Just weeks after lifting the Champions League trophy, Larsson was back. "He was greeted like a king," local journalist Tomas Nilsson tells ESPN FC. His newspaper, Helsingborgs Dagblad, changed its name to Henkeborgs Dagblad that day to celebrate the occasion. The team went on a positive run and ended the season in emphatic fashion by winning the Cup. A short loan move to Manchester United followed in the beginning of 2007, but Larsson was with Helsingborg thereafter until hanging up his boots in October 2009. His No. 17 shirt was retired by the club in honor of his achievements.
When the beloved star decided to become a manager shortly afterwards, it was crystal clear that he would return to Helsingborg again one day in his new role -- even though he started out at local rivals Landskrona. Larsson's biggest feat was keeping small newly promoted Falkenberg in the top division in 2014, and after such a success it was only natural that Helsingborg came calling.
The move seemed even more logical because Jordan Larsson, aged 17 at the time, had moved from Hodaborg to Helsingborg a year prior. Some thought that he could be talented like his father, and the new family project made a lot of headlines.
Hopes were high, but the reality was difficult. After winning the title in 2011, Helsingborg spent too much and by 2015 were forced to sell their best players. "The club made exactly the same mistakes as after winning the gold medals in 1999 and playing in the Champions League in 2000. Expensive players were signed on high contracts, and the debts grew," says Nilsson.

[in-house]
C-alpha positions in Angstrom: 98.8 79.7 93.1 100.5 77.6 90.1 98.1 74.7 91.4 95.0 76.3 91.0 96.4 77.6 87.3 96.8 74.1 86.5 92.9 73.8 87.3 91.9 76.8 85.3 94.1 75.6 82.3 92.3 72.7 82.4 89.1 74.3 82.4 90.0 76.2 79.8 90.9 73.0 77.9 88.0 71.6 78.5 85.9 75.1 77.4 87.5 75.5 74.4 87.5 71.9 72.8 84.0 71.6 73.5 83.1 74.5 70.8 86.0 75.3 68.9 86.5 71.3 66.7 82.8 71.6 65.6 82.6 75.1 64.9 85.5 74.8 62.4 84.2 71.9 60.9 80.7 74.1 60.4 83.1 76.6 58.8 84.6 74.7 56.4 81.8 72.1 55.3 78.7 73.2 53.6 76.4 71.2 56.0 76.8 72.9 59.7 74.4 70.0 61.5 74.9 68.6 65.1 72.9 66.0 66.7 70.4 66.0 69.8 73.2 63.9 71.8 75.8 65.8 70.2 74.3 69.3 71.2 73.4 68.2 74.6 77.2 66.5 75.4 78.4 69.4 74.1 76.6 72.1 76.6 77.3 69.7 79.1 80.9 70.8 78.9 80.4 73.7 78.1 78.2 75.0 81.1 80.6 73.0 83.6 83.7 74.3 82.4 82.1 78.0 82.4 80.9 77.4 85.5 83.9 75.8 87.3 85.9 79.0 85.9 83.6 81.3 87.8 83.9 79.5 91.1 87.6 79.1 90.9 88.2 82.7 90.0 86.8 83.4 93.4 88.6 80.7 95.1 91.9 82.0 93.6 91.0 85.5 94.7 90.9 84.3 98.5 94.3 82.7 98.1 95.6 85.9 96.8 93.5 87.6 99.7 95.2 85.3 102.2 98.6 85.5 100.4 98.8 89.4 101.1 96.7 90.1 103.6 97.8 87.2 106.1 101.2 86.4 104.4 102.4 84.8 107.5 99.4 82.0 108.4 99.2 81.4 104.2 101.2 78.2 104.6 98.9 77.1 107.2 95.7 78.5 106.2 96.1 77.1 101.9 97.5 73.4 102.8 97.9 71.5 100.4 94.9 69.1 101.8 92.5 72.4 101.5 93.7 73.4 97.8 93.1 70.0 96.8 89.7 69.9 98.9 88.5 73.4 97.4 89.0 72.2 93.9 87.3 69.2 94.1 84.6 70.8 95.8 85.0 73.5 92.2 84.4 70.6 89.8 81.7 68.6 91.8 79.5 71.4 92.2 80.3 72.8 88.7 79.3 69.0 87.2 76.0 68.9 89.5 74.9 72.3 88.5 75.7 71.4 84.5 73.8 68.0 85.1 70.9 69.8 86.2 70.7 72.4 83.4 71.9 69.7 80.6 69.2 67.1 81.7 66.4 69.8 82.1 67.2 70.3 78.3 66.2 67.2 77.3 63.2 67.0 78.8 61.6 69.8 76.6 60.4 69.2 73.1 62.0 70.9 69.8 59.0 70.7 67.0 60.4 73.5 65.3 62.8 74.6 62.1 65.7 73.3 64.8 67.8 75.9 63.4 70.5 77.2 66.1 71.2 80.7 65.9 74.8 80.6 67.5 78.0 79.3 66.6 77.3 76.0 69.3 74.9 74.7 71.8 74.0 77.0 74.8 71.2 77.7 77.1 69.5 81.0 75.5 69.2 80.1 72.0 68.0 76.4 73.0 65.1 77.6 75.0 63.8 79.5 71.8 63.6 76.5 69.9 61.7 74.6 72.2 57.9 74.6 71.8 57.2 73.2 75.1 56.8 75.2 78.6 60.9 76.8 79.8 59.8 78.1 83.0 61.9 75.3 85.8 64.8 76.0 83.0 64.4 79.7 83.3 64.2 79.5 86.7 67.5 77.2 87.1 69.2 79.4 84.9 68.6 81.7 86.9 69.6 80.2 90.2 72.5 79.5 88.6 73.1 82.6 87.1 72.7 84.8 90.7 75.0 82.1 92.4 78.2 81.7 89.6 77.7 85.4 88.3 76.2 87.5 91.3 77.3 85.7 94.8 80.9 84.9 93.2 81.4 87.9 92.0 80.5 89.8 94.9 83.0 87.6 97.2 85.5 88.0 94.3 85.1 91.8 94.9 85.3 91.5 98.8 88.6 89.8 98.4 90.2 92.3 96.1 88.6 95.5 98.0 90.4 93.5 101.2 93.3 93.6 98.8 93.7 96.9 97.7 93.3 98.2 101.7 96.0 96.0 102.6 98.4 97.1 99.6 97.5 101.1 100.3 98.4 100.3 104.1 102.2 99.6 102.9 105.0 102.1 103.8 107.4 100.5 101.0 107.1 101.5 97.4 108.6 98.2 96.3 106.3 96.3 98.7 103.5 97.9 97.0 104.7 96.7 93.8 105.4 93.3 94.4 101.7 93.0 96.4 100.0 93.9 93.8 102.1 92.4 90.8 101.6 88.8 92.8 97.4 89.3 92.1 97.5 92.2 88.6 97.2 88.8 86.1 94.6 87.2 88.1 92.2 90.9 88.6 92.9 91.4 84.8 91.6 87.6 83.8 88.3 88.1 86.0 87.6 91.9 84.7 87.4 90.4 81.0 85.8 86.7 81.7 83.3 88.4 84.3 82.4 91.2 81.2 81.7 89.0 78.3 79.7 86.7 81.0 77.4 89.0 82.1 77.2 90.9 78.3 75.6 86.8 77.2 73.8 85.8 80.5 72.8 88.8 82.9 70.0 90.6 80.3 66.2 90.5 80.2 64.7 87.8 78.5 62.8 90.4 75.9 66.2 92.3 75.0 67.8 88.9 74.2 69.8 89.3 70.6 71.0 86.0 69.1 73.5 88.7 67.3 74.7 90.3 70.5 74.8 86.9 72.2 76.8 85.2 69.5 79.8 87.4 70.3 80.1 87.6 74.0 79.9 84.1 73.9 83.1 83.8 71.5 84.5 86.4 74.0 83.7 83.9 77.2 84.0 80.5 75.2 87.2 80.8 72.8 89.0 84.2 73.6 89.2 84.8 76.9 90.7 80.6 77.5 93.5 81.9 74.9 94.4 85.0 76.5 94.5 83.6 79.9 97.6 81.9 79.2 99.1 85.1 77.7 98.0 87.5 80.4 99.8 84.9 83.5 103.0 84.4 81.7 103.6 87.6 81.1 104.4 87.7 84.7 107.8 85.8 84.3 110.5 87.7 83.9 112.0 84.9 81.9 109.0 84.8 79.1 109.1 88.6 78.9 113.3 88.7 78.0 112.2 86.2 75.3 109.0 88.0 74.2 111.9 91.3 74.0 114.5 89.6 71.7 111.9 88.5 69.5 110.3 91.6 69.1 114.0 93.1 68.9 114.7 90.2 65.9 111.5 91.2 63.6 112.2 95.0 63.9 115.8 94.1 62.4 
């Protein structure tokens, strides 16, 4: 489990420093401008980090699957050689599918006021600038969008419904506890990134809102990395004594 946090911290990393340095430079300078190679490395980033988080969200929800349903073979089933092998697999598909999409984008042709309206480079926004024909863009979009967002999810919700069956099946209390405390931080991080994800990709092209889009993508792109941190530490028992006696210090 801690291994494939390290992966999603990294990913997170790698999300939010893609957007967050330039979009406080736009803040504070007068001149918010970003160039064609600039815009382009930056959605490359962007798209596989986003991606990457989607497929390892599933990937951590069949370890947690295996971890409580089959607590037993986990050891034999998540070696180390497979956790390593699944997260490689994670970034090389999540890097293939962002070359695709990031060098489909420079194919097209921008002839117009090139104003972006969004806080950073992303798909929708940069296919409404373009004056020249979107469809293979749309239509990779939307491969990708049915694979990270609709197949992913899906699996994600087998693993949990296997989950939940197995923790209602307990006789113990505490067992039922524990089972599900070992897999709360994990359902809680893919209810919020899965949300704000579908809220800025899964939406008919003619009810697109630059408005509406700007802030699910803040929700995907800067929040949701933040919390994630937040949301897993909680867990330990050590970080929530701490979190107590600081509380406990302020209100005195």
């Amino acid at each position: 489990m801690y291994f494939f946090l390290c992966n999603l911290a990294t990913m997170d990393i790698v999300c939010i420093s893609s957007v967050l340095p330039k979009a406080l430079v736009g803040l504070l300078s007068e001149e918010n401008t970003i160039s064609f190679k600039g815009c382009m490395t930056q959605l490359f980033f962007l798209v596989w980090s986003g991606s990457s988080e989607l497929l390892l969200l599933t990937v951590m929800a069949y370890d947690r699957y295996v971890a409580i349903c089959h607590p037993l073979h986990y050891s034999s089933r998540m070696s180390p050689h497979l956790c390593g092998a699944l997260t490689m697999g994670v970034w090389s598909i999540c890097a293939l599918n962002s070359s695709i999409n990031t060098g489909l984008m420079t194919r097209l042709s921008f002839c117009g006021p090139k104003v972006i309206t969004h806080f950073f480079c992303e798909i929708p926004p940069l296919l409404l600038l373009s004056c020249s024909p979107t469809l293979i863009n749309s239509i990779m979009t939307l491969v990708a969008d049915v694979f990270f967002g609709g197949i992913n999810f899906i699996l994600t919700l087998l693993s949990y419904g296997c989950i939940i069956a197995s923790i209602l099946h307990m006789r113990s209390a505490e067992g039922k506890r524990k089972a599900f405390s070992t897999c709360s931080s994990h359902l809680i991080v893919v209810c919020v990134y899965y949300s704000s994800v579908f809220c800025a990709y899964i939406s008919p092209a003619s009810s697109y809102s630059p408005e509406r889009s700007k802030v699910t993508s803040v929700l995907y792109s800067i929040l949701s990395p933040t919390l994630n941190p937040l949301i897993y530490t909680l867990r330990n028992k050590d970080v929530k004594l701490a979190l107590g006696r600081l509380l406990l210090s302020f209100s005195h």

In addition, Larsson was not only chosen as coach, but as a manager for all football activities at the club. "We need to take the holistic approach and review the organisation," said chairman Claes Ohlson. It could have been unwise to put the inexperienced Larsson in such a position, given the major difficulties he faced.
Helsingborg finished midtable last term, but pressure grew significantly this campaign and Henke couldn't cope. When the team started losing game after game in May, he proved unable to stop the snowball from reaching monstrous proportions.
"The squad was good enough to finish in the top 10 despite the budget cuts, but the players were nervous and looked scared. They lost self confidence and were defeated in 13 out of 16 matches. There was no harmony in the squad, and Larsson is responsible for that," says Johan Flinck of Aftonbladet newspaper to ESPN FC.